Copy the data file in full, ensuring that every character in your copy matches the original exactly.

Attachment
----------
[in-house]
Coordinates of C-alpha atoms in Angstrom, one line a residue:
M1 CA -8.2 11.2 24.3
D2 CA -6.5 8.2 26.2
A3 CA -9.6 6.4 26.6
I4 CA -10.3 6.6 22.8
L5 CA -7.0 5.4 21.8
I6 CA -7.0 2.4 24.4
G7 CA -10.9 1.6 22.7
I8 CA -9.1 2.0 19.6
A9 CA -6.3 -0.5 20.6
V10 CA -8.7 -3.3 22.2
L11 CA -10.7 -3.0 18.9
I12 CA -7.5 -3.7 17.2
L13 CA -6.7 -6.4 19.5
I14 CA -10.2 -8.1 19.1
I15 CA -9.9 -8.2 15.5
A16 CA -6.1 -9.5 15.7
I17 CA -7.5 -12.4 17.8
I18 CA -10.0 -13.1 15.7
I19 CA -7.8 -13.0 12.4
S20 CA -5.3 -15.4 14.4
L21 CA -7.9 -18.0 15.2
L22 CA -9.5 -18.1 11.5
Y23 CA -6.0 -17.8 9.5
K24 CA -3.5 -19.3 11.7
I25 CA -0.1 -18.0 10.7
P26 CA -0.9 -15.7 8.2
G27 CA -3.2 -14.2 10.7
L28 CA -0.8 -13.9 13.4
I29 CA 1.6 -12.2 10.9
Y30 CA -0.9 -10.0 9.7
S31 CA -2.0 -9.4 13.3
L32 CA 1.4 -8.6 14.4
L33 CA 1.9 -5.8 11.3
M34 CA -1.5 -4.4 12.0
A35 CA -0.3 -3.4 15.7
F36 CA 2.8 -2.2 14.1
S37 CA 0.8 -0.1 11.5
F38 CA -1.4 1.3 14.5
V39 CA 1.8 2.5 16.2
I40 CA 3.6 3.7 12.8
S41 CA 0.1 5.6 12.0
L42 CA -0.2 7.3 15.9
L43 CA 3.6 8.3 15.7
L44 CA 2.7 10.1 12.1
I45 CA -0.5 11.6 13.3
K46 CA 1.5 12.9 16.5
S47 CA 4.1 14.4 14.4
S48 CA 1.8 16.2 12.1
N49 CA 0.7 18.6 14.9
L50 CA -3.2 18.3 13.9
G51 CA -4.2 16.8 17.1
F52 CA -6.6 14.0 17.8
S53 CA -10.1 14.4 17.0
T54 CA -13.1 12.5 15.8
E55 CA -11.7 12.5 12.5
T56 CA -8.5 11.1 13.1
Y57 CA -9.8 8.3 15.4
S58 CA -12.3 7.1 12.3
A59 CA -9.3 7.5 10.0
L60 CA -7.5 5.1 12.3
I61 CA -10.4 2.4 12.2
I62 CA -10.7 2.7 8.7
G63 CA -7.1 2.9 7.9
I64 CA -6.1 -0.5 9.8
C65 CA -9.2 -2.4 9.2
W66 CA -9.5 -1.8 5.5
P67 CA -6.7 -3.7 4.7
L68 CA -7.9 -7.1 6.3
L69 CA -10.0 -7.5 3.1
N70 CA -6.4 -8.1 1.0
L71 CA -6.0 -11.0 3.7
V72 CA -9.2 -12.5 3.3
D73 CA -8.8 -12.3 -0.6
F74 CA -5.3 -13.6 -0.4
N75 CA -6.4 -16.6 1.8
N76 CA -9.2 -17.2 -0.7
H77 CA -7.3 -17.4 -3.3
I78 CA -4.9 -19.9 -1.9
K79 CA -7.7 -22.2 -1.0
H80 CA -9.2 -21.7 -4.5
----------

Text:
[in-house]
Coordinates of C-alpha atoms in Angstrom, one line a residue:
M1 CA -8.2 11.2 24.3
D2 CA -6.5 8.2 26.2
A3 CA -9.6 6.4 26.6
I4 CA -10.3 6.6 22.8
L5 CA -7.0 5.4 21.8
I6 CA -7.0 2.4 24.4
G7 CA -10.9 1.6 22.7
I8 CA -9.1 2.0 19.6
A9 CA -6.3 -0.5 20.6
V10 CA -8.7 -3.3 22.2
L11 CA -10.7 -3.0 18.9
I12 CA -7.5 -3.7 17.2
L13 CA -6.7 -6.4 19.5
I14 CA -10.2 -8.1 19.1
I15 CA -9.9 -8.2 15.5
A16 CA -6.1 -9.5 15.7
I17 CA -7.5 -12.4 17.8
I18 CA -10.0 -13.1 15.7
I19 CA -7.8 -13.0 12.4
S20 CA -5.3 -15.4 14.4
L21 CA -7.9 -18.0 15.2
L22 CA -9.5 -18.1 11.5
Y23 CA -6.0 -17.8 9.5
K24 CA -3.5 -19.3 11.7
I25 CA -0.1 -18.0 10.7
P26 CA -0.9 -15.7 8.2
G27 CA -3.2 -14.2 10.7
L28 CA -0.8 -13.9 13.4
I29 CA 1.6 -12.2 10.9
Y30 CA -0.9 -10.0 9.7
S31 CA -2.0 -9.4 13.3
L32 CA 1.4 -8.6 14.4
L33 CA 1.9 -5.8 11.3
M34 CA -1.5 -4.4 12.0
A35 CA -0.3 -3.4 15.7
F36 CA 2.8 -2.2 14.1
S37 CA 0.8 -0.1 11.5
F38 CA -1.4 1.3 14.5
V39 CA 1.8 2.5 16.2
I40 CA 3.6 3.7 12.8
S41 CA 0.1 5.6 12.0
L42 CA -0.2 7.3 15.9
L43 CA 3.6 8.3 15.7
L44 CA 2.7 10.1 12.1
I45 CA -0.5 11.6 13.3
K46 CA 1.5 12.9 16.5
S47 CA 4.1 14.4 14.4
S48 CA 1.8 16.2 12.1
N49 CA 0.7 18.6 14.9
L50 CA -3.2 18.3 13.9
G51 CA -4.2 16.8 17.1
F52 CA -6.6 14.0 17.8
S53 CA -10.1 14.4 17.0
T54 CA -13.1 12.5 15.8
E55 CA -11.7 12.5 12.5
T56 CA -8.5 11.1 13.1
Y57 CA -9.8 8.3 15.4
S58 CA -12.3 7.1 12.3
A59 CA -9.3 7.5 10.0
L60 CA -7.5 5.1 12.3
I61 CA -10.4 2.4 12.2
I62 CA -10.7 2.7 8.7
G63 CA -7.1 2.9 7.9
I64 CA -6.1 -0.5 9.8
C65 CA -9.2 -2.4 9.2
W66 CA -9.5 -1.8 5.5
P67 CA -6.7 -3.7 4.7
L68 CA -7.9 -7.1 6.3
L69 CA -10.0 -7.5 3.1
N70 CA -6.4 -8.1 1.0
L71 CA -6.0 -11.0 3.7
V72 CA -9.2 -12.5 3.3
D73 CA -8.8 -12.3 -0.6
F74 CA -5.3 -13.6 -0.4
N75 CA -6.4 -16.6 1.8
N76 CA -9.2 -17.2 -0.7
H77 CA -7.3 -17.4 -3.3
I78 CA -4.9 -19.9 -1.9
K79 CA -7.7 -22.2 -1.0
H80 CA -9.2 -21.7 -4.5